Much has been made of the organic, local, and slow-food movements, but when it comes to feeding seven-billion people, these laudable efforts represent a small fraction of the food supply. Food has become in effect a type of currency, and the universal currency of food is pizza. Kaufman deconstructs a Domino’s pizza, tracing it back to the soil to find out how the massive quantities of wheat, tomatoes, meat (pepperoni), and milk (cheese) in it are produced. Surprisingly, he discovers a different movement of sorts, a sustainability movement being undertaken by the likes of industry giants Unilever, Tyson Foods, and the nation’s largest grocer, Walmart, a company that has taken a proactive stance on the ecological impact of its products. At the Ohio State University’s experimental research station, Kaufman considers the pros and cons of genetically modified food in a world in which new organisms are treated as intellectual property. These examinations lead us on a quest to discover why, in a world of food surpluses, a billion people still go hungry every day as food becomes increasingly globalized, industrialized, and commoditized. --David Siegfried
From the Inside Flap
In the last half decade, the world has seen two devastating spikes in the price of food, and a third may be on the way. In 2008 and 2010, farmers gathered record wheat harvests, yet more people starved than ever beforeand most of them were farmers. How is that possible?
In Bet the Farm, Harper's magazine contributing editor Frederick Kaufman investigates the hidden connection between global food and global finance by asking the simple question: Why can't delicious, inexpensive, and healthy food be available to everyone on Earth?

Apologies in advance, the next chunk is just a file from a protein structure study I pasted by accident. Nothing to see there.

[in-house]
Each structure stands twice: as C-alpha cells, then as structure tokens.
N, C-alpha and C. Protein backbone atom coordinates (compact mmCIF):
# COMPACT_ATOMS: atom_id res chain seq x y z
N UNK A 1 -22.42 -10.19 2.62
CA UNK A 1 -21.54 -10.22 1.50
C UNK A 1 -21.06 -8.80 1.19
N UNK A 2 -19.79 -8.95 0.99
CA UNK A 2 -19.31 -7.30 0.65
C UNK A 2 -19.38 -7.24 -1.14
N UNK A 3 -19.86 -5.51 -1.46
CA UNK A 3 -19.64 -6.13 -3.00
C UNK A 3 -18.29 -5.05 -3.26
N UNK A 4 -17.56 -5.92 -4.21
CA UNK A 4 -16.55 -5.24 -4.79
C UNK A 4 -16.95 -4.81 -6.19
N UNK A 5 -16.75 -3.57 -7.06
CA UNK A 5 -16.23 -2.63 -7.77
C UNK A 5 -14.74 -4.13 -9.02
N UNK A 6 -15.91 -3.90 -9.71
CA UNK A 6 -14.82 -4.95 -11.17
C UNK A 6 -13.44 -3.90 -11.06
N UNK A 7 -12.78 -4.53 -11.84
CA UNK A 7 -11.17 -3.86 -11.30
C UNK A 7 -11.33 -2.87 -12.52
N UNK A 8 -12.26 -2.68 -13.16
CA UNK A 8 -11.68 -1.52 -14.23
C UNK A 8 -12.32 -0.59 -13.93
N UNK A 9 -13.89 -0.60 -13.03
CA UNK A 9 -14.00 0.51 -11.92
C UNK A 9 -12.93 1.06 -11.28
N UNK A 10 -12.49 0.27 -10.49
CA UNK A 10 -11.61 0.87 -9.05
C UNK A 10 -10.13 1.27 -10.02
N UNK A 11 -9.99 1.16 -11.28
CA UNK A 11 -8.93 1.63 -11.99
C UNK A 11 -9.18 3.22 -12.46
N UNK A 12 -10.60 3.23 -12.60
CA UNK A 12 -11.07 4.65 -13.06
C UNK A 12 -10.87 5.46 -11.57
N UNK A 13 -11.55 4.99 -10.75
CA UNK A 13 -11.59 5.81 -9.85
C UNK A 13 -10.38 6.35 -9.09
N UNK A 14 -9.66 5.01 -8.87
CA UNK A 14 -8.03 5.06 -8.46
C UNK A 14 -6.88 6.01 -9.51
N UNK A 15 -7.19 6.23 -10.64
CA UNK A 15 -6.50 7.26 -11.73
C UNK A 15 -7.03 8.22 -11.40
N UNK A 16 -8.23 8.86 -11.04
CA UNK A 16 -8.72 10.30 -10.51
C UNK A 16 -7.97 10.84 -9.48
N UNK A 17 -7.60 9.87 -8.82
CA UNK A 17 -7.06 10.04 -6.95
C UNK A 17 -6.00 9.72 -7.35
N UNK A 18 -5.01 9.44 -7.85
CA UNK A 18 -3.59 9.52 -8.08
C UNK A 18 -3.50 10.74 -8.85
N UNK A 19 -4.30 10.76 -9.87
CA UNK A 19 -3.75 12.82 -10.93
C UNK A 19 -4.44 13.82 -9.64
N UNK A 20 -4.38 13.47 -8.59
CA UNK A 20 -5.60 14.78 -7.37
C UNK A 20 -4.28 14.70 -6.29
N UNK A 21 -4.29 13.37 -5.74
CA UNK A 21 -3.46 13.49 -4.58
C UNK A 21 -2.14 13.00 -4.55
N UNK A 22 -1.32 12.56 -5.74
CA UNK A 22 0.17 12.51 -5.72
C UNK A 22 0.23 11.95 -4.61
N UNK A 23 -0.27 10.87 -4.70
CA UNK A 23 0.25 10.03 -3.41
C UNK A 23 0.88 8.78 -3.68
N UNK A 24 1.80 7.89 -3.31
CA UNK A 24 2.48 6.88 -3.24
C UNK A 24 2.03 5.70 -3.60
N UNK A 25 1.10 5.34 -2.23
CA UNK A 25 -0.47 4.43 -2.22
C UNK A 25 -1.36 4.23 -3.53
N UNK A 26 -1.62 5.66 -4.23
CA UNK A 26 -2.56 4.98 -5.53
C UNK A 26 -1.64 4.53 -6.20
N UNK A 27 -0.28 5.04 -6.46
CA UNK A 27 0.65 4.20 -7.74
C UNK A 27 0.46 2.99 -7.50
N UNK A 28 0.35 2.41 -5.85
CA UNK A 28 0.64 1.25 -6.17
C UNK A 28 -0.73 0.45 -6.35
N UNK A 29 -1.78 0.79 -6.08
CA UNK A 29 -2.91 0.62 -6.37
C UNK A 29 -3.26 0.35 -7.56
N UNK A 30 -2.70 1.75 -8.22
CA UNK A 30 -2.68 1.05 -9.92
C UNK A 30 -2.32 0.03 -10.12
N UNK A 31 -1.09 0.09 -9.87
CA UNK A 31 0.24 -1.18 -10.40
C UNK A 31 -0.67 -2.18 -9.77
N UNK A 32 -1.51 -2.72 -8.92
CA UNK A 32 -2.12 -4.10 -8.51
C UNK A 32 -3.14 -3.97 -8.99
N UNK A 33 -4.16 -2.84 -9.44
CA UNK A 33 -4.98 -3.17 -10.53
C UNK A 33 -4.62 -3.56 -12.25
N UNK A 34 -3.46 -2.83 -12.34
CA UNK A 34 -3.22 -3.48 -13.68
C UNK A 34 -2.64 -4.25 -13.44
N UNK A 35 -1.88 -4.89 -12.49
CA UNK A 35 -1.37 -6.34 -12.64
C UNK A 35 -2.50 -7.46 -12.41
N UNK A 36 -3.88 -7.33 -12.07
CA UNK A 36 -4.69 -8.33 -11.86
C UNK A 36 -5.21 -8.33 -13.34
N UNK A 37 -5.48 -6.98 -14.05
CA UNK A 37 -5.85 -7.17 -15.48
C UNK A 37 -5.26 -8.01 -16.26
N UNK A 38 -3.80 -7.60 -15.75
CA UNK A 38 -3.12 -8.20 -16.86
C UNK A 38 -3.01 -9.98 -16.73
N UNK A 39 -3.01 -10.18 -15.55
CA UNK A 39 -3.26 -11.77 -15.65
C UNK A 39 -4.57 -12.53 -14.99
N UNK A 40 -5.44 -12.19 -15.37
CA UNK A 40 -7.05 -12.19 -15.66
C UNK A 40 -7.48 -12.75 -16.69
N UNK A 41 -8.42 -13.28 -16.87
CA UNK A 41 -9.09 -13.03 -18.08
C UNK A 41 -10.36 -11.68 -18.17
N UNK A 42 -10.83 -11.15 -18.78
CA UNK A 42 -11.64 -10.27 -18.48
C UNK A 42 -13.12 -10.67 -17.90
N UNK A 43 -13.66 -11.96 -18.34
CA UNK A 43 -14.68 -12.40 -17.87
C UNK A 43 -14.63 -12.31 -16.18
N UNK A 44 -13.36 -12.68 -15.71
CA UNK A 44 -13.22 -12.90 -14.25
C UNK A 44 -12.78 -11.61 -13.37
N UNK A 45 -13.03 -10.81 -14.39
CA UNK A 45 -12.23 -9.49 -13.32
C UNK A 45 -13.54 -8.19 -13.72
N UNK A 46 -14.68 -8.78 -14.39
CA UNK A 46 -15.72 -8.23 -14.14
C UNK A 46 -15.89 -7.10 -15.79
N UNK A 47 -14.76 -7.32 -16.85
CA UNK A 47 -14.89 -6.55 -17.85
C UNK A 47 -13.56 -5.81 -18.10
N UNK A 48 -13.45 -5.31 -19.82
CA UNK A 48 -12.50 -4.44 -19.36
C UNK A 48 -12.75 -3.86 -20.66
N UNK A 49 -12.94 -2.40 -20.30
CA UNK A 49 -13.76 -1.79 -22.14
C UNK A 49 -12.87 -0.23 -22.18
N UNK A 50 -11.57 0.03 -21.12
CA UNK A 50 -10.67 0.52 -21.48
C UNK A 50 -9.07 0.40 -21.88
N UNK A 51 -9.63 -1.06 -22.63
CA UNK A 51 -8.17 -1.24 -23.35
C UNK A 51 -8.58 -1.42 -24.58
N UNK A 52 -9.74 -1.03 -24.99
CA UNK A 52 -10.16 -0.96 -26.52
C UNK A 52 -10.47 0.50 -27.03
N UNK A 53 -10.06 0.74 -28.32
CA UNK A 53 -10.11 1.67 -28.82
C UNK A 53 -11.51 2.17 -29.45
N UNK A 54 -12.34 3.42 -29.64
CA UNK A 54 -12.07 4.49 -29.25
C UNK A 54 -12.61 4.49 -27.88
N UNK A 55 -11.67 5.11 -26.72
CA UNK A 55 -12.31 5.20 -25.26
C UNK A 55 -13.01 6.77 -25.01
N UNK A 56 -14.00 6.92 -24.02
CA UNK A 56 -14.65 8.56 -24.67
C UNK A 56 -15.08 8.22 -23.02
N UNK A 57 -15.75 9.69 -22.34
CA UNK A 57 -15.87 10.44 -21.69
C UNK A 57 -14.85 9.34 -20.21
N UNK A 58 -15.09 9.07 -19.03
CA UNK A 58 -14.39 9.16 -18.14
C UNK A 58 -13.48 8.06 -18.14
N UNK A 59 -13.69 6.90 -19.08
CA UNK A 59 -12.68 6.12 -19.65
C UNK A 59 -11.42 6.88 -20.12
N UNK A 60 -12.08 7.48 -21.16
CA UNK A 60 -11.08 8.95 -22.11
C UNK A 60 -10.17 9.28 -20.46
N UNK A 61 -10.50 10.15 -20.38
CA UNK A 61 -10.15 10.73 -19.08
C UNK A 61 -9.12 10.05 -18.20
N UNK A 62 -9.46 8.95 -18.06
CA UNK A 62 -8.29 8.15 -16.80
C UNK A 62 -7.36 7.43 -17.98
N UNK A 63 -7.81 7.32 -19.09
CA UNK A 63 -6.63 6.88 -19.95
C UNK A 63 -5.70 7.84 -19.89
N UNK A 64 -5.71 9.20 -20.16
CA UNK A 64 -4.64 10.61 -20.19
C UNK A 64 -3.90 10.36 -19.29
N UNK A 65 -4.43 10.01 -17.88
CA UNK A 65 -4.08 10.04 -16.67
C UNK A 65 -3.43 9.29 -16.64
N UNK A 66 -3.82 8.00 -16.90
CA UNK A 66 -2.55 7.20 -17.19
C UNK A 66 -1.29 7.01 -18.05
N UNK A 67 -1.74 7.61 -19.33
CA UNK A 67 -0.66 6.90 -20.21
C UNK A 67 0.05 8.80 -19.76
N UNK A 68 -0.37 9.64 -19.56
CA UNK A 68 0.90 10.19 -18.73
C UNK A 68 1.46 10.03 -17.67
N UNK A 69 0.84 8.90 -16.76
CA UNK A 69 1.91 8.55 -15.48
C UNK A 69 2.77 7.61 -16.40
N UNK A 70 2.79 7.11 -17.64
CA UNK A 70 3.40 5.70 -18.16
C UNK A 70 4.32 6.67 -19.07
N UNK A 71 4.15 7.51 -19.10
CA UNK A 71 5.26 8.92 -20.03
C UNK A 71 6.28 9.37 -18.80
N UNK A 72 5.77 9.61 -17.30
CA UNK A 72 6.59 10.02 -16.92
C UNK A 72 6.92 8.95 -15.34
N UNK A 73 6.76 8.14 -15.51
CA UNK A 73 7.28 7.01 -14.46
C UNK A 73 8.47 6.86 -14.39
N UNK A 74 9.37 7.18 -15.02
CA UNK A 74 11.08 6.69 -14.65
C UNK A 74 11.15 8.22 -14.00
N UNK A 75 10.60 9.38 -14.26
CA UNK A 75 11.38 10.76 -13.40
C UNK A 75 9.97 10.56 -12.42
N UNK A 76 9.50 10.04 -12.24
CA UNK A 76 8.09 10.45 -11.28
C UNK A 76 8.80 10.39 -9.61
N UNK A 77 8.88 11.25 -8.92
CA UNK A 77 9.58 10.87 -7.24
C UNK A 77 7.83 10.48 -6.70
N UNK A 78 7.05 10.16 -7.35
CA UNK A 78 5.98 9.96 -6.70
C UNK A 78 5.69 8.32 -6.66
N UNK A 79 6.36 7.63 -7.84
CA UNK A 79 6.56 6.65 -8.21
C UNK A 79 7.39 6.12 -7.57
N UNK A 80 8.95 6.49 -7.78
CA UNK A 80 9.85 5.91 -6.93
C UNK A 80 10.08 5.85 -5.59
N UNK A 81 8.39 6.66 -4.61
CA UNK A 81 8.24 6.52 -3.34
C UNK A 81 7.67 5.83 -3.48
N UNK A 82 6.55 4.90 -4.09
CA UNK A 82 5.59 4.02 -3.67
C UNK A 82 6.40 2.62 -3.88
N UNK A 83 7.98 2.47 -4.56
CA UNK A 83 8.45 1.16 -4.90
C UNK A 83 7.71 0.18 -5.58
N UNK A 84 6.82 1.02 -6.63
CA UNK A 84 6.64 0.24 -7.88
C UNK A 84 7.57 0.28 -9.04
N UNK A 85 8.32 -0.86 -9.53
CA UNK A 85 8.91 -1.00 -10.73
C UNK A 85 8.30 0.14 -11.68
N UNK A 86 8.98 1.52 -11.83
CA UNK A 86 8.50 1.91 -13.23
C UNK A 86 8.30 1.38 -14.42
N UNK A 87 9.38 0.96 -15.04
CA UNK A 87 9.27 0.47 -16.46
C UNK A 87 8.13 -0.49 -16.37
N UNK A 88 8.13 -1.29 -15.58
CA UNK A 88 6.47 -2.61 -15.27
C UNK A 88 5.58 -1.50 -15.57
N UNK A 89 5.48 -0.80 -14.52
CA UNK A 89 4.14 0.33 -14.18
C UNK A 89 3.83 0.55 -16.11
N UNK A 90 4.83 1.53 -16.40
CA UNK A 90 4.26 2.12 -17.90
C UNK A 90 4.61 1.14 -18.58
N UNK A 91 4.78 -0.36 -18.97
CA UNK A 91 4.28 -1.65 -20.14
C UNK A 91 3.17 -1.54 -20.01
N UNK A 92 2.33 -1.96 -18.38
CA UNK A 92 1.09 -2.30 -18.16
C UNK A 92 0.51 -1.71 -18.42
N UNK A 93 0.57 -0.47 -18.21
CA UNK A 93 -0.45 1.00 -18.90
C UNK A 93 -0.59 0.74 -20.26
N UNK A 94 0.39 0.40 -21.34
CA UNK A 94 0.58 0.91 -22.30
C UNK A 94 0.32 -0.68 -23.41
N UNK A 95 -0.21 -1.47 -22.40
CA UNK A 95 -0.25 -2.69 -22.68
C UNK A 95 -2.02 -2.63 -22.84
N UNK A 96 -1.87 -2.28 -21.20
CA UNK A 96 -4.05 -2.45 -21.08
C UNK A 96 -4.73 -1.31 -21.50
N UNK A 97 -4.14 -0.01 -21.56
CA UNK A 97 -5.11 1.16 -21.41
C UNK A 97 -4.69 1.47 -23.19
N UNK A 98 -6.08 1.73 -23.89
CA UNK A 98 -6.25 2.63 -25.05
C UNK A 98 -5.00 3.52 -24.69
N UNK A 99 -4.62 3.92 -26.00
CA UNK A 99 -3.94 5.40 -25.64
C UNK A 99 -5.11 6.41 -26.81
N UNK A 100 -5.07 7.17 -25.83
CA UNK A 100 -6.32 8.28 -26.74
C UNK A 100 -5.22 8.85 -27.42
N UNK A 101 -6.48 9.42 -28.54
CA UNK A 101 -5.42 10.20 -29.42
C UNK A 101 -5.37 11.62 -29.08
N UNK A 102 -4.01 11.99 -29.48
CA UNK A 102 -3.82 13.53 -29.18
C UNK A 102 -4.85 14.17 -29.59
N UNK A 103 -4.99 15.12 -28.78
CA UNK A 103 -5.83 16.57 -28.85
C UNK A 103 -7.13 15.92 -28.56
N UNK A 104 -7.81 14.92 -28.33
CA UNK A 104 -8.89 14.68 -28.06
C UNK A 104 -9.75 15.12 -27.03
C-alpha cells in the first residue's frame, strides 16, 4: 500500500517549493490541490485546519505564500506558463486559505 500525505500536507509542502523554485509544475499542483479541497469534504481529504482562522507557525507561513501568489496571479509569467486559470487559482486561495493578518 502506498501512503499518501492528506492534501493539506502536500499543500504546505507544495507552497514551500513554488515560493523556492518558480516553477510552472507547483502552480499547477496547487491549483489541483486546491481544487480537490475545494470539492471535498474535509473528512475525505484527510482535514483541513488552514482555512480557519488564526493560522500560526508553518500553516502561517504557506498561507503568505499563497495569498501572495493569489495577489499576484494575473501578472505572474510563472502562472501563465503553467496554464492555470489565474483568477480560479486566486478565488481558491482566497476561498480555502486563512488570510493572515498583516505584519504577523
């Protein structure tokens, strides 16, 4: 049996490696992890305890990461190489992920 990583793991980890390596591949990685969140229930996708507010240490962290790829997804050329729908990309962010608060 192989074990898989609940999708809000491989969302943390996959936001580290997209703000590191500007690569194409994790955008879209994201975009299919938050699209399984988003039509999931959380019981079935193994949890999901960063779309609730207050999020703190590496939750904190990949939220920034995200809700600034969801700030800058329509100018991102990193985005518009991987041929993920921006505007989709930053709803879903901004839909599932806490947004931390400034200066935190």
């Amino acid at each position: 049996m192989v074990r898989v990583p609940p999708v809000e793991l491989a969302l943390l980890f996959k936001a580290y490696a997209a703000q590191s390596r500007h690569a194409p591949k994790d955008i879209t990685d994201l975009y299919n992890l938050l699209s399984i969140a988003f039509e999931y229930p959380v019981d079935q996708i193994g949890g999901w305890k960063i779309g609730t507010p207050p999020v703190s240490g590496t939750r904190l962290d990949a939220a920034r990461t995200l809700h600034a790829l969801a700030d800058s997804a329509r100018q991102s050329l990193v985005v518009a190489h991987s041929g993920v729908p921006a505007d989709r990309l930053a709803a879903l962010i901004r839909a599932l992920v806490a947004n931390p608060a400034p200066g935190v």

You will find his discoveries shocking.
Like a detective intent on solving a mystery, Kaufman travels from the corporate headquarters of Domino's Pizza and Tyson Foods to Walmart's sustainability research center, to mega-farms and organic farms and numerous genetic modification laboratories. Kaufman goes to Rome to the meeting of the United Nations Food and Agriculture Organization, and finally ends up on Wall Street and the floor of the Chicago Mercantile Exchange, where he discovers the answer to the riddle. His investigation reveals that money pouring into the global derivatives market in grain futures is having astonishing consequences that reach far beyond your dinner table, including the Arab Spring, bankrupt farmers, starving masses, and armies of scientists creating new GMO foods with U.S. marketing and shipping needs in mind instead of global nutrition.
Our food is getting less healthy, less delicious, and more expensive even as the world's biggest food companies and food scientists say things are better than ever and that the rest of us should leave it to them to feed the world. Readers of Bet the Farm will glimpse the power behind global food and understand what truly supports the system that has brought mass misery to our planet.
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